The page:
When wars and famines and floods and earthquakes strike a region and threaten large numbers of people with starvation, food is often the most urgent need of the affected people. While the amount of food aid promised is often impressive, the reality is somewhat different.
NPR had an interesting story today about the politics of food aid in the US that results in its Food for Peace program not being as helpful to the recipients as it could be.
America’s policies on food aid are singularly generous — and also unusually selfish. On the generous side, the U.S. spends roughly $1.5 billion every year to send food abroad, far more than any other country.
On the other hand, the rules for this program, known as Food for Peace, ensure that much of the money stays in American hands. Most of the food, which commonly includes wheat, corn and soy meal, and vegetable oil, has to be bought from U.S. farmers, processed here and delivered to its destination by U.S. shippers.
That eats up money and time. Andrew Natsios, who ran the U.S. Agency for International Development under President George W. Bush, says the results can be tragic. “I’ve run these operations, and I know that food aid often gets there after everyone’s dead,” he says.
The report goes on to say that attempts at even slight reforms of the system by the Bush administration, by providing more in the form of cash that would enable aid groups to purchase food quickly from nearby sources, were met with vigorous opposition from lobbyists from the agriculture sector and those aid groups whose income depends on being the middlemen in the process.
As Jonathan Zasloff adds in an article titled US Food Aid Rules: If You’re Not Outraged, You’re Not Paying Attention:
In order to see how egregious current rules are, suppose that there is a famine in Ethiopia (I know, hard to do). The quickest and most effective thing to do would be to find some farmer or group of farmers in other parts of the country, or in neighboring countries, buy their food and get it to the stricken area. After all, one key cause of famine is the lack of money, not lack of crops. But under current law, USAID is basically forbidden from doing that. Instead, it must buy grain in the United States and ship it several thousand miles to the famine area. You can imagine the amount of time that that takes; sometimes, several weeks. It’s a logistic nightmare. In the meantime, thousands die, usually the weakest such as children and the elderly.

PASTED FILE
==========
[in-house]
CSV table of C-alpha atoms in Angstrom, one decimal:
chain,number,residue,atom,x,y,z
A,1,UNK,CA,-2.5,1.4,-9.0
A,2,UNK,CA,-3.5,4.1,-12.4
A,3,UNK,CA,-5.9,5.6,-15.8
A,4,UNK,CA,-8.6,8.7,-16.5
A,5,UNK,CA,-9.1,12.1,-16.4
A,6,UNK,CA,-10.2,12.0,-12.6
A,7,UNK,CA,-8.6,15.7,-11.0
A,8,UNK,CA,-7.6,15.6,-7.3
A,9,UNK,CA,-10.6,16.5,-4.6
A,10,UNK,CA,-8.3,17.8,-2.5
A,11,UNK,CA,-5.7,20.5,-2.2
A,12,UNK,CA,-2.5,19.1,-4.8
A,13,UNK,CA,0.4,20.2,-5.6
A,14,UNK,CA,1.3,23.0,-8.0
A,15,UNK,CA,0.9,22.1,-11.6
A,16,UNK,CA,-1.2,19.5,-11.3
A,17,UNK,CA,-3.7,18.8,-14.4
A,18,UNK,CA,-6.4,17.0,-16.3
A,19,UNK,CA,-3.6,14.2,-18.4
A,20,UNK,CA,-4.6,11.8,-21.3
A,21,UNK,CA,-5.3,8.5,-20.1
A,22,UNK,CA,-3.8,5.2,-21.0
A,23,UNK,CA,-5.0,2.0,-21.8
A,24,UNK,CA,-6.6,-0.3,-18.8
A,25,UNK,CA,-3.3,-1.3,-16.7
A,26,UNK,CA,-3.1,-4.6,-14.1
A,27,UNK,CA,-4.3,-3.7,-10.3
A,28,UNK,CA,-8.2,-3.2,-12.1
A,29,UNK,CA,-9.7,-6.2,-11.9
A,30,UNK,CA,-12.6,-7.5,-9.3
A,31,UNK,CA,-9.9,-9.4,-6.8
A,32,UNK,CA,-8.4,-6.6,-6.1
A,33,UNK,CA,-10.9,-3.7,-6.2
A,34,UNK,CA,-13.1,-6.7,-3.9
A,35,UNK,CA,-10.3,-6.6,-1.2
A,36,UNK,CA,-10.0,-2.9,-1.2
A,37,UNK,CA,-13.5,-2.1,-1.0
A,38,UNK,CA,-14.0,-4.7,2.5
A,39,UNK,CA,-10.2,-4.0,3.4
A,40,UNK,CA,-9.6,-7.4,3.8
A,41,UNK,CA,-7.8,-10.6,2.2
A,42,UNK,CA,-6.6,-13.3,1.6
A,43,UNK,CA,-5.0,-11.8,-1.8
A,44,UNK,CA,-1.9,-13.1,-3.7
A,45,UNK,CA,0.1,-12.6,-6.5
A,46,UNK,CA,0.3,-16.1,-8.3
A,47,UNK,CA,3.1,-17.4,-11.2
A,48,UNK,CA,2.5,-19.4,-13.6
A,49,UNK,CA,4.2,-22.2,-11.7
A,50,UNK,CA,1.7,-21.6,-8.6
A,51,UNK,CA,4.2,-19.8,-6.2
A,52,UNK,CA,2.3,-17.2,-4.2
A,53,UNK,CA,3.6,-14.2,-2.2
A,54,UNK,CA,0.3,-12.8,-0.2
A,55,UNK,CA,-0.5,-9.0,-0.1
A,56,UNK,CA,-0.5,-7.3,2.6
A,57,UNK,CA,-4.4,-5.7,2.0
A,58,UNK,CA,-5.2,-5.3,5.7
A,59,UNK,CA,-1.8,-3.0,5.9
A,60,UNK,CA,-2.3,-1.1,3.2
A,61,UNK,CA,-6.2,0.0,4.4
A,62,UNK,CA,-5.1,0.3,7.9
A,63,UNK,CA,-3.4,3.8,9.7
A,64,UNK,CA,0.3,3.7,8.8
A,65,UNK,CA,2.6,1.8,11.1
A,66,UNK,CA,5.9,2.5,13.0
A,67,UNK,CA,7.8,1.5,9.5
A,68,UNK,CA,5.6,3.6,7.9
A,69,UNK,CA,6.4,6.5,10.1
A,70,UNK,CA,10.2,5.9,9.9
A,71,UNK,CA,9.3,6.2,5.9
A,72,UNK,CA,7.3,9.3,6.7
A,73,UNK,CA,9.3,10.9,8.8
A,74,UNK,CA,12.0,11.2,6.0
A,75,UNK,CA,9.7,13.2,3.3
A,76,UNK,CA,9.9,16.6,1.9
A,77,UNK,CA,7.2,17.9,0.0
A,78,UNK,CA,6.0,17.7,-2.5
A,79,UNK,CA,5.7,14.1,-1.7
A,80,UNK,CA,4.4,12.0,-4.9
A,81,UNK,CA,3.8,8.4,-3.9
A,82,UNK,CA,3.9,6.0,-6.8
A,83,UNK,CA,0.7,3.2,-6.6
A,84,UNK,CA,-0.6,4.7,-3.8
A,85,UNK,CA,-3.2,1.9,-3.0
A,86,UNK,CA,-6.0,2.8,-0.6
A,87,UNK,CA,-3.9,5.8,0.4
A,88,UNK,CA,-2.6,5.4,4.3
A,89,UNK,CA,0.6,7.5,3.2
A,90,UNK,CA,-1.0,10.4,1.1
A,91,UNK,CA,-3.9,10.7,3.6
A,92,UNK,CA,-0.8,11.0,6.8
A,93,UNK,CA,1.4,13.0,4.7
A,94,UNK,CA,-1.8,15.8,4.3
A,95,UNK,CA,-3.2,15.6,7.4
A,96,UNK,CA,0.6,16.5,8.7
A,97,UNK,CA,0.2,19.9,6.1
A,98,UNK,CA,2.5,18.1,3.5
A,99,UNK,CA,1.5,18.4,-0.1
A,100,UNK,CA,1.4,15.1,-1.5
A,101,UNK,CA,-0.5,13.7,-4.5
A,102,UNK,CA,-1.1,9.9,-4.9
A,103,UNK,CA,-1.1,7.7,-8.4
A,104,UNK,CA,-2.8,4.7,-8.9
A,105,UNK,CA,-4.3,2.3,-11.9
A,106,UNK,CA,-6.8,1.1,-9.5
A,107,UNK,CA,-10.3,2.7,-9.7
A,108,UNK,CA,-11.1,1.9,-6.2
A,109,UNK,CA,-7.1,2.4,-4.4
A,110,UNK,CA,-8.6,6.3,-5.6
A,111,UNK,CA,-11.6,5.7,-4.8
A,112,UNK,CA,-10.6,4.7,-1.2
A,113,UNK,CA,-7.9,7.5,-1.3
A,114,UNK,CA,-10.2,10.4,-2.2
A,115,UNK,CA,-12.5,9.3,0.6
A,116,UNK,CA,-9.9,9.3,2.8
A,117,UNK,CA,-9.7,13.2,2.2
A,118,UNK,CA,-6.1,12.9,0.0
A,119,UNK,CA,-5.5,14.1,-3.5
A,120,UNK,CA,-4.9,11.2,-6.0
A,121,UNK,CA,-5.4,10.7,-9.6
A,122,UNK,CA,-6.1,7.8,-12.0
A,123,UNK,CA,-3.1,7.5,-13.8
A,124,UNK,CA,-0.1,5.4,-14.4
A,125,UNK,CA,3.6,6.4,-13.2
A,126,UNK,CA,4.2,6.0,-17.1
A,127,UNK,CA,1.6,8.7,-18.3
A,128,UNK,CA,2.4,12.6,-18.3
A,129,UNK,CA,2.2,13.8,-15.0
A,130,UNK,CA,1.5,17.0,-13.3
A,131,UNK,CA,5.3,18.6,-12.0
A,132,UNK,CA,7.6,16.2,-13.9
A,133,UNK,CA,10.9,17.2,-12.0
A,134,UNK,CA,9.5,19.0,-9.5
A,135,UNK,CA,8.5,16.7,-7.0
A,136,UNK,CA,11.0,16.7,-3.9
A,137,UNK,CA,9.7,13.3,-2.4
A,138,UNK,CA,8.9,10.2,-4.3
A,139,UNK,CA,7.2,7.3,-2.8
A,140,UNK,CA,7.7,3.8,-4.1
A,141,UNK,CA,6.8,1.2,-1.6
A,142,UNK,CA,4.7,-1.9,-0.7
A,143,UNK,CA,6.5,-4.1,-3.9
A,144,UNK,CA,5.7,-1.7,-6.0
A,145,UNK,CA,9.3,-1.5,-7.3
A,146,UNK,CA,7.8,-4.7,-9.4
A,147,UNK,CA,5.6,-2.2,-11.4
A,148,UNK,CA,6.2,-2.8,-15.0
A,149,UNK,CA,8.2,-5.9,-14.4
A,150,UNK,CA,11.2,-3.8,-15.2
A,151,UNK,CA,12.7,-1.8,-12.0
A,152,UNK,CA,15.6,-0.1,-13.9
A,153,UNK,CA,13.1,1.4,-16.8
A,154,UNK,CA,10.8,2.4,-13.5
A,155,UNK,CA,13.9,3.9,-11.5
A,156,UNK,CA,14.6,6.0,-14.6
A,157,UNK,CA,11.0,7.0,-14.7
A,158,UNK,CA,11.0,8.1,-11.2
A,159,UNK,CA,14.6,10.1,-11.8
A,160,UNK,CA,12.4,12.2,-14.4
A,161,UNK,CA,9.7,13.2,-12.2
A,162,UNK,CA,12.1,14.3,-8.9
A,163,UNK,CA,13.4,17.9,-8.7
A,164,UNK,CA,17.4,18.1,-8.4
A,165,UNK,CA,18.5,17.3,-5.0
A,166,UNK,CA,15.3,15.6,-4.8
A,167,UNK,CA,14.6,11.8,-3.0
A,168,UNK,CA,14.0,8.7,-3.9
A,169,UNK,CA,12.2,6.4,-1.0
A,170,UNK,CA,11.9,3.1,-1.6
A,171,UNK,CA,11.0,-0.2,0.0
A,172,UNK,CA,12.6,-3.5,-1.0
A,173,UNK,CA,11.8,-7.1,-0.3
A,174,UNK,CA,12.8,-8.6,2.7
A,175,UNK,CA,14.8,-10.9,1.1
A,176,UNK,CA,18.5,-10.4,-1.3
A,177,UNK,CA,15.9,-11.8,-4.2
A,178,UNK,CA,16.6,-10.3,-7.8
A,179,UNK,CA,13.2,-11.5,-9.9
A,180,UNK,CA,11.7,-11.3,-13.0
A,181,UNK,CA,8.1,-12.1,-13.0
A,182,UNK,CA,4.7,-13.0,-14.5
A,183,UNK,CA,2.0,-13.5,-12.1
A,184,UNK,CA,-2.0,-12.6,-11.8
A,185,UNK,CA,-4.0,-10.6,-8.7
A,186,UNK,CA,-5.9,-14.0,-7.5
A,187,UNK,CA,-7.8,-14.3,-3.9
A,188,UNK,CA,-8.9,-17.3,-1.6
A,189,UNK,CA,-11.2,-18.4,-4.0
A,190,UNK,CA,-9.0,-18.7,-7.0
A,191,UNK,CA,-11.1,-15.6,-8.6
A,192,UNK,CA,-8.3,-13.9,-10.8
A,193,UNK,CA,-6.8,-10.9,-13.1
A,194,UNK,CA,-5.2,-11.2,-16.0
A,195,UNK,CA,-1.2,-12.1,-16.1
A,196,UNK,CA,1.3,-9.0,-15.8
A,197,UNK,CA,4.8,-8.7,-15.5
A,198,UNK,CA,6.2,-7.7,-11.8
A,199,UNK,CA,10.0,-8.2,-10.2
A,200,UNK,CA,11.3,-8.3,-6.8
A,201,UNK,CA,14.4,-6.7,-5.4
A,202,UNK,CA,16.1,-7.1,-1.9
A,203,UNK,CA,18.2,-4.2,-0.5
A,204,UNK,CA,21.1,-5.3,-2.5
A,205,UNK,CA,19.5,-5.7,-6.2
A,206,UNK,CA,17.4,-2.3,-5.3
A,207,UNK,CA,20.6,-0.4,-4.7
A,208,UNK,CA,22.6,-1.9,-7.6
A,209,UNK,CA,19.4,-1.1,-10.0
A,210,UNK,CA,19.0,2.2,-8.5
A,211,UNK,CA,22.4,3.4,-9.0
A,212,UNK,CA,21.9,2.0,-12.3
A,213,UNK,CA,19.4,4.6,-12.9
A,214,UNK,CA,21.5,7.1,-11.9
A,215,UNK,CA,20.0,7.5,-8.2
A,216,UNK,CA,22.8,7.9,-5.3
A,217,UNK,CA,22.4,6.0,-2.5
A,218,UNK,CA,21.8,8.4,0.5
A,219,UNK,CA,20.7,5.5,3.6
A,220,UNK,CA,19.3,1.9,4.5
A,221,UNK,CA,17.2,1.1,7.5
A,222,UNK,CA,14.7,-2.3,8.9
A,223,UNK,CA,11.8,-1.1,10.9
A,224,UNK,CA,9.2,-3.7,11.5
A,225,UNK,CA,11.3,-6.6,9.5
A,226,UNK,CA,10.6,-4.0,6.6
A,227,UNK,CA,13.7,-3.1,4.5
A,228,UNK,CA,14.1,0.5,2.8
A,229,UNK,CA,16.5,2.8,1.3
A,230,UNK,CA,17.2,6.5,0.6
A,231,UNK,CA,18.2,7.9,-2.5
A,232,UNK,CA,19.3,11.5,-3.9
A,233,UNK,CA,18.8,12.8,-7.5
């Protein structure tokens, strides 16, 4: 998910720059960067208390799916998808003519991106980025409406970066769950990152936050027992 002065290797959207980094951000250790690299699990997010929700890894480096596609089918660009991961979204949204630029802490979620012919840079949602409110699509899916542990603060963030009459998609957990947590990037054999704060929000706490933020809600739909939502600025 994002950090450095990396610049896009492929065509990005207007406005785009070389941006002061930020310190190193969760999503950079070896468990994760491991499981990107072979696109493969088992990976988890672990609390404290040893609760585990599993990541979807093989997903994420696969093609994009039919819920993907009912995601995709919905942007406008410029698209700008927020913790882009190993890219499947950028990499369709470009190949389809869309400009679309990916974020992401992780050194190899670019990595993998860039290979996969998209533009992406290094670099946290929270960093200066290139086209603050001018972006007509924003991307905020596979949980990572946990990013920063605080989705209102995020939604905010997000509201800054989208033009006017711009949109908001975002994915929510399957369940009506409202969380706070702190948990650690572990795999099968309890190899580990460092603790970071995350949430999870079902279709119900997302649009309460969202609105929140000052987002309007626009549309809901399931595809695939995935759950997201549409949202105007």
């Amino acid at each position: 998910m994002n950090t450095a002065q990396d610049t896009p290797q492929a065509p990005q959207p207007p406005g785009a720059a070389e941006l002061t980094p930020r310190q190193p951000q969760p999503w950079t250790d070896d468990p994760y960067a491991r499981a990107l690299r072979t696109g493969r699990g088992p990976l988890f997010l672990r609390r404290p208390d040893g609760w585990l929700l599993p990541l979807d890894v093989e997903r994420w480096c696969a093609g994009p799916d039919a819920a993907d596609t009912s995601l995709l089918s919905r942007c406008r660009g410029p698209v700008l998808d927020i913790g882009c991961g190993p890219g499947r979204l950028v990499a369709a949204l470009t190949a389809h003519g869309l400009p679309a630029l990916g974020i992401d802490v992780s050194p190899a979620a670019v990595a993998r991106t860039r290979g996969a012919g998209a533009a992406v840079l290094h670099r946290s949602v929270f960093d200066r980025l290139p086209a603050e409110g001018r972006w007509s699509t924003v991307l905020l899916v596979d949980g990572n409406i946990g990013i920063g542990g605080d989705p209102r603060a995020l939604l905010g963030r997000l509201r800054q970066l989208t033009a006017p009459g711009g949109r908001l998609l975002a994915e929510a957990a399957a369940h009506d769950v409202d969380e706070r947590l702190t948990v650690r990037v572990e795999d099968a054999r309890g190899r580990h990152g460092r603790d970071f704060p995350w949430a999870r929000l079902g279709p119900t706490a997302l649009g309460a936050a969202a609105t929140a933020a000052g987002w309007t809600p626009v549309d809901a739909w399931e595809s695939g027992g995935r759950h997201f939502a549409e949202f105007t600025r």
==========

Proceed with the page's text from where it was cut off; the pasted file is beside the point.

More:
But it’s worse than that.
If the food needs to be shipped, then that means that the shipping must be paid for. And it sure is: according to a study done by AJWS and Oxfam, nearly 55% of the cost of American international food aid goes not to food, but to shipping costs. That’s what your tax dollars are going to.
But it’s worse than that.
As he elaborates in the rest of the essay, it’s much worse.
The Obama administration is apparently also going to try and improve the system with a new plan for food aid to be announced next week.
One possible negative consequence to creating a better system is that once you take away what is effectively a hidden subsidy to the US agriculture and transportation industries, congressional representatives, especially those from the farming regions, may be less likely to support food aid programs, a sad reflection on the self-interest that lies beneath what looks on the surface like noble actions.